Rob Eshman, “Foodaism” food blogger from the Jewish Journal, says “It is not a great food city. It is an almost-very good one.” This remark in his recent article is answer to Saveur’s #127th LA issue featuring the best of LA. Although the famous magazine showcased the most interesting, popular, and hungered for cuisines of LA, it seemed that to convince Eshman would be a feat impossible to achieve. Let us deviate from the usual food reviews and delve deeper into this interesting premise.
First let’s see what Saveur prides as LA at its best. A few of these places are: Pizzeria Mozza (a collaboration between Nancy Silverton, Mario Batali, and Joseph Bastianich) that Eshman describes as an “idea of the ideal”, Koreatown as described by LA Weekly, Gourmet Magazine, and Pulitzer winner Jonathan Gold, Thai town in the eyes of Saveur editor James Oseland, Wolfgang Puck as the “King of LA”, Little Saigon and its exotic offerings, San Gabriel Valley and its many unknown locations for amazing Asian food (happy to say my personal favorite, Savoy was featured, but Din Tai Fung was unnoticed), deli giants Langer’s, Nate ‘n Al’s, Canter’s, and many more places most of us die hard foodies cannot live without.
But even when most of us know how these places and many more satisfy our most discerning palates, the critic in everyone will always have something to say-good or bad. That is the very reason why Eshman’s article tickled the very critic inside me. Is it really true? Are we jaded by the glitz and glamour that we are blind to the many deficiencies of the LA food scene? Are we so into the fads and hypes that we have forgotten the essence of food? Here are Eshman’s 10 reasons why Saveur is wrong about LA, and my 2-cents with it.
1. “Restaurants close too early”. Oh My! What time do people really eat then? There are always places anywhere in LA that will serve you good food with a smile 24hours a day/7 days a week if you suddenly wake up at 4am craving for anything from the usual grease to a salad.
2. “Much of LA is a food desert”. To a point, yes. But only because some of the better places are not necessarily within the reach of everyone. Think-my preference may not be within my geographical location.
3. “Angelenos eat to live. They don’t live to eat”. But isn’t it true for everything else in life? We work to live within our means, not live to work. We keep healthy to live longer, not live longer so we can eat healthy. Besides it’s better to curb our eating habits, what with the recession and all.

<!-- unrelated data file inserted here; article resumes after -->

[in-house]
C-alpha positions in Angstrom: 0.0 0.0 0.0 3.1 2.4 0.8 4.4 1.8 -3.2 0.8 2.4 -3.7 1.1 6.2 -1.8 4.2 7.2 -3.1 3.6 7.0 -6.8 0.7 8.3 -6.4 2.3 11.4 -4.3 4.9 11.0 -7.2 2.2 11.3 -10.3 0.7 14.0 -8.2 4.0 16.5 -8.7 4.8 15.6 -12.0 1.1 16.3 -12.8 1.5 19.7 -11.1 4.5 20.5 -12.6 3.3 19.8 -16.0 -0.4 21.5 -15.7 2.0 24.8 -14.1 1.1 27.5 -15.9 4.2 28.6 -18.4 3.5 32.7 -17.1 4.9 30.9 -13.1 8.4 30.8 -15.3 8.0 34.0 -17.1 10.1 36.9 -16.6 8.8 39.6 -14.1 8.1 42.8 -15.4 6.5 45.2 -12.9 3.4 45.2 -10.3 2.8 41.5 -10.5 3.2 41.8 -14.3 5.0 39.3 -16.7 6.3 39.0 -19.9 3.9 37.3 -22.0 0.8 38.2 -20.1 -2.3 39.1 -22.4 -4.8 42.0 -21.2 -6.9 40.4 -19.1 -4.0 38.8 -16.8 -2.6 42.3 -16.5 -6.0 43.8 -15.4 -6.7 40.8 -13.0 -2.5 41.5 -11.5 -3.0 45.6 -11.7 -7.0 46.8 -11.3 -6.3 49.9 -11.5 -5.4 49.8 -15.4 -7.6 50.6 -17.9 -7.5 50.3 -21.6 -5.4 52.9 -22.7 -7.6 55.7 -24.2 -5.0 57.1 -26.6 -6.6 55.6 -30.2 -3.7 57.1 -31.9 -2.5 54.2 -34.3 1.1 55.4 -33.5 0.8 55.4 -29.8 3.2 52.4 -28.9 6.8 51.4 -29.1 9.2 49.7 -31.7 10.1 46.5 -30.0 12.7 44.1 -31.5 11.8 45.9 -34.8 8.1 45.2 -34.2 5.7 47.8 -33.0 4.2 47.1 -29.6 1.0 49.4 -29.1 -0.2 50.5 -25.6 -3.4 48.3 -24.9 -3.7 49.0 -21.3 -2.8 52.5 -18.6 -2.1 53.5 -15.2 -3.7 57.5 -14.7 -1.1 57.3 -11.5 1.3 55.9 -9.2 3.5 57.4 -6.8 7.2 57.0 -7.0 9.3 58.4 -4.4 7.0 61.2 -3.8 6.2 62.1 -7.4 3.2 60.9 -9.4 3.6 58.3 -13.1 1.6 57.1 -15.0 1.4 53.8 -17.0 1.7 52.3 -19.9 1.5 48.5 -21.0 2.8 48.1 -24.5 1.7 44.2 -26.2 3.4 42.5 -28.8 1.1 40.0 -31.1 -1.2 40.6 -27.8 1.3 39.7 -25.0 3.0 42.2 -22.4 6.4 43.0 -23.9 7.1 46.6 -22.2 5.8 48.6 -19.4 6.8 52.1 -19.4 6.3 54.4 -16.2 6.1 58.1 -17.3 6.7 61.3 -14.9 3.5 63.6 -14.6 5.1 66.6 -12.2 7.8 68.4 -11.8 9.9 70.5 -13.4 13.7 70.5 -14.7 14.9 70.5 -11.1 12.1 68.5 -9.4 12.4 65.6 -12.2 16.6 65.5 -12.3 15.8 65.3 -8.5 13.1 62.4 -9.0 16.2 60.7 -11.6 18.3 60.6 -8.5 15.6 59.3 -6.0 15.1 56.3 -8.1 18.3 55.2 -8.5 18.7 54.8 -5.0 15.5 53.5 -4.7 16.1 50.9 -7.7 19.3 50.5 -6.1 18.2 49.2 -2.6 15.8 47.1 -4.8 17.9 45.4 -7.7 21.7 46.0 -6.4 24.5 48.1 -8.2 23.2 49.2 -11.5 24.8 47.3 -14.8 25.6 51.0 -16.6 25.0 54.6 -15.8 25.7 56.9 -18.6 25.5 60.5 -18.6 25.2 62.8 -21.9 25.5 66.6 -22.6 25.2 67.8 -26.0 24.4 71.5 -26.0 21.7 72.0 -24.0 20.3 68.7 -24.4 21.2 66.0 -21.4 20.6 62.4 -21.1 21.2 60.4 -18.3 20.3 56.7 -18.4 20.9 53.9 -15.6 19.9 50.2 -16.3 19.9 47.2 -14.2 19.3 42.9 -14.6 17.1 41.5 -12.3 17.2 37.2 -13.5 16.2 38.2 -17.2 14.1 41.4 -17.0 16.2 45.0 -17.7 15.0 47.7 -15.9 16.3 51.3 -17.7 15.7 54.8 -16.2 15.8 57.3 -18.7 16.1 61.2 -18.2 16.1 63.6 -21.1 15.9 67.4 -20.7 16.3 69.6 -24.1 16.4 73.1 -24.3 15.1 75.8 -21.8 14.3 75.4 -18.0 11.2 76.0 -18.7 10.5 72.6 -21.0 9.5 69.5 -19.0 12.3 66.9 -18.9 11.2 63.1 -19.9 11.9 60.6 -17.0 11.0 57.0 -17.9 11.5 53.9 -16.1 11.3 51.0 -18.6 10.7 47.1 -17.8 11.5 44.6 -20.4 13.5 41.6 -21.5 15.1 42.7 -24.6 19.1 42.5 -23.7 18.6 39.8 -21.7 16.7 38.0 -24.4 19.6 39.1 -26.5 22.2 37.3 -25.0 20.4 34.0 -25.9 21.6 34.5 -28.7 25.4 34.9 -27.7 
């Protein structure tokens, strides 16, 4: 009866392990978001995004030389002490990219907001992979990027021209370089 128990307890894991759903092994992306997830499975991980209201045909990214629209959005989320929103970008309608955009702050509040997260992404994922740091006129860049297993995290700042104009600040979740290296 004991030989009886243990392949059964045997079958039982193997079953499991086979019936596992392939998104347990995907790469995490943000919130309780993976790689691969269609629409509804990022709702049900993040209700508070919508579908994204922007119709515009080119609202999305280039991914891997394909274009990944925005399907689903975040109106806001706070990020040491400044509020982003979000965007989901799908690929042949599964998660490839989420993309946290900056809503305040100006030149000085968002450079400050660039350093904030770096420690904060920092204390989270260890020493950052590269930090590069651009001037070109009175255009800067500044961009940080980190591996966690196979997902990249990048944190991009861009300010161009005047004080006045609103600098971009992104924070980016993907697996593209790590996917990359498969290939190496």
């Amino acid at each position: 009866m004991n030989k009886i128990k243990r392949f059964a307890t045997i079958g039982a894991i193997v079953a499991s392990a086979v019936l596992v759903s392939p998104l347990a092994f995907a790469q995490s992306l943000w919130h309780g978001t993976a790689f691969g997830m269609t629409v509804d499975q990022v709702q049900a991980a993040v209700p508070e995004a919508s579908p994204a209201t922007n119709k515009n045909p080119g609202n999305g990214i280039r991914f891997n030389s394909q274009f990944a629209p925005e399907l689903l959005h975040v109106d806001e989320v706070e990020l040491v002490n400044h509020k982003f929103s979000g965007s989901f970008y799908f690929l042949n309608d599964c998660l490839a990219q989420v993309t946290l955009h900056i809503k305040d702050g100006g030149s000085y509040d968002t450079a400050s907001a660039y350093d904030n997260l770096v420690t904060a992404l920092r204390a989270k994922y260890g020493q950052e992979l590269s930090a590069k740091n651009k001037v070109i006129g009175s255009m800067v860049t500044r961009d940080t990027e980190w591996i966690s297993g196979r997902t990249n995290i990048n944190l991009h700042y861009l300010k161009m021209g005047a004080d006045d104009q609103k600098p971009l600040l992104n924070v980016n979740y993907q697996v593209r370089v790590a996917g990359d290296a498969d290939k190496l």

4. “Supermarkets and cars ganged up to strangle LA’s food culture”. Driving doesn’t seem that bad when we need to get what we really want, believe me, people will go anywhere for anything they desire. Besides that I agree, Trader Joe’s is a gift to LA.
5. “The Coffee culture is below average”. Depends where you get your coffee, because mine is as strong as it gets, and the culture is as burgeoning and even better than any city I know, and NO, I do not mean Starbucks. It’s more like Insomnia, the Sunset row, etc.
6. “Driving makes for a mediocre bar scene”. I agree about our public transportation, but do not agree with the mediocre bar scene. And I am an expert on this “bar scene”. Take a cab, Yellowcab- (800)200-0063.
7. “There are too few outdoor dining options”. I agree.
8. “We have the best beaches and the best weather, and some of the worst beachside dining in the world”. Except for Santa Monica Pier and it’s gastro hubs, I agree.
9. “No one comes to LA for the food”. But who does anyway? If you want to go anywhere else beyond your square footage, do you not come for the attraction, and the food comes secondary?
10. “The fresh, local food scene has not permeated beyond the precious”. I agree to a point, the market has not been proven to be supportive of this cause, therefore not many entrepreneurs pursue this route.
LA is such a colossal mecca of gastronomy that it is impossible to know and feature all of its best, and that makes it also easy to feature its mediocre and its worst. I may sound a little biased because I am in love with my LA, but it is but a fact. To have so much places and so little time to scour and devour everything in LA, one is sure to miss the best dishes while assuming what is on the plate is already the ripest of the crop. I am not one to battle against Eshman as his tongue is different from mine, his experience may be more extensive than mine, and his palate may have tasted more of LA than mine. But I say before we judge, let us completely and with abandon explore LA as far and wide as possible. Because, as it is true for any city, the best may sometimes be stuck in the hole in the wall, obscure, unassuming locations. LA will need more improvement as it is not perfect, and I will never claim it to be. But I know it is a great, diverse, and delicious melting pot that can satisfy any hunger, even the loudest, and harshest of critics.